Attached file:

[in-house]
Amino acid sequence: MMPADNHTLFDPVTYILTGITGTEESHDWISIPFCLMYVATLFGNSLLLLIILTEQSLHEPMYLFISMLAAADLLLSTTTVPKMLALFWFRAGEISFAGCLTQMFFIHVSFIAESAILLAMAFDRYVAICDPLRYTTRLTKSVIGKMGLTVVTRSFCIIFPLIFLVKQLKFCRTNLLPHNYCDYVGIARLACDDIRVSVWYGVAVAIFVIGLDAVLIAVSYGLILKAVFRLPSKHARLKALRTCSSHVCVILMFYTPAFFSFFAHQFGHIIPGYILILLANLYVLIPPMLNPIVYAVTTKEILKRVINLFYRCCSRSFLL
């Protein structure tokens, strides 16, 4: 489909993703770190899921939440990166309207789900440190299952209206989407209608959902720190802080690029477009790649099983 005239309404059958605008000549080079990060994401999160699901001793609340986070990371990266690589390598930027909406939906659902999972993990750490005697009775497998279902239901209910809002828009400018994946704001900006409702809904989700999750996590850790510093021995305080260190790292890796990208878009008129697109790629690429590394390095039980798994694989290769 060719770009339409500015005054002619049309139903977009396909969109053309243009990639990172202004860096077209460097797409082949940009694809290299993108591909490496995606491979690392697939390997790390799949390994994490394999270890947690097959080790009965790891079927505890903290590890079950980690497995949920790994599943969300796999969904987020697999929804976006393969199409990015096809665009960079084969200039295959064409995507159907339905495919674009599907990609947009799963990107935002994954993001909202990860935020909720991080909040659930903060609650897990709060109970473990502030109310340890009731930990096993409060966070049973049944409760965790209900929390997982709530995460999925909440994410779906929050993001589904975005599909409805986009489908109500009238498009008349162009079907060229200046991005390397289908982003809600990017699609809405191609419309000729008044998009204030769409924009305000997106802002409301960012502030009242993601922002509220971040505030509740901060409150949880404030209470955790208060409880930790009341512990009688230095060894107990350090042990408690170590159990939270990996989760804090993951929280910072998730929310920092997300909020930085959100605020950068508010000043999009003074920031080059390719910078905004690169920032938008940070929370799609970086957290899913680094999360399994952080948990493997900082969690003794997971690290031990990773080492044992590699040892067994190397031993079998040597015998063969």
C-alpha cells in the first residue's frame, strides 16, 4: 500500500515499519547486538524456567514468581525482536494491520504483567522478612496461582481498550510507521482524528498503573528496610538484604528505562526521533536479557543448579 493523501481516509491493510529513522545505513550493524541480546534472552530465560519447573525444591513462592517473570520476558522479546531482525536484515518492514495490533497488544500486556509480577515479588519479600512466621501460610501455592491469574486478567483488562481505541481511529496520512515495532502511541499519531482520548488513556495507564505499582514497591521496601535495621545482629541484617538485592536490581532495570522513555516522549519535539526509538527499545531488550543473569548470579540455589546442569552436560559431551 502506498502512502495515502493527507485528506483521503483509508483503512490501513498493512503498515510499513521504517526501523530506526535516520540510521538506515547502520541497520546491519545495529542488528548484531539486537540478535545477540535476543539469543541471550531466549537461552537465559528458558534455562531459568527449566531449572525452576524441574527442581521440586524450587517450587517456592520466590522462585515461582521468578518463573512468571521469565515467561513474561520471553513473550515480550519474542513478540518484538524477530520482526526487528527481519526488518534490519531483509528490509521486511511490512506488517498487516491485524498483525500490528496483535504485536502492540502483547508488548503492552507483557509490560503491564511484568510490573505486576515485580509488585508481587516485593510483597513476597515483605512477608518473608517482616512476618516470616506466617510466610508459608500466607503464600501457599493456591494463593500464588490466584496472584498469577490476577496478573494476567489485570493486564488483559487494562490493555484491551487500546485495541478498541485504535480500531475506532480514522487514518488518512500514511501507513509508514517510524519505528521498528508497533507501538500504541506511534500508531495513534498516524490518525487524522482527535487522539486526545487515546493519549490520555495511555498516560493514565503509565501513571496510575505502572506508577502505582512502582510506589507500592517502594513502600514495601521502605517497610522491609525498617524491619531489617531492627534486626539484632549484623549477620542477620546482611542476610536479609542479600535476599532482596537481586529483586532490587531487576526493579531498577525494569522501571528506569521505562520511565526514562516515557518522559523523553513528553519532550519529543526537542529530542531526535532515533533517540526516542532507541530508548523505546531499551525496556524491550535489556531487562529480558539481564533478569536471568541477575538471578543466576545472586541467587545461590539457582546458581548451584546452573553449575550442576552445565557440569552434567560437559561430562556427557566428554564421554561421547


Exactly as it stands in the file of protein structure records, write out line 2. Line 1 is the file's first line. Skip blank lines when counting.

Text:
Amino acid sequence: MMPADNHTLFDPVTYILTGITGTEESHDWISIPFCLMYVATLFGNSLLLLIILTEQSLHEPMYLFISMLAAADLLLSTTTVPKMLALFWFRAGEISFAGCLTQMFFIHVSFIAESAILLAMAFDRYVAICDPLRYTTRLTKSVIGKMGLTVVTRSFCIIFPLIFLVKQLKFCRTNLLPHNYCDYVGIARLACDDIRVSVWYGVAVAIFVIGLDAVLIAVSYGLILKAVFRLPSKHARLKALRTCSSHVCVILMFYTPAFFSFFAHQFGHIIPGYILILLANLYVLIPPMLNPIVYAVTTKEILKRVINLFYRCCSRSFLL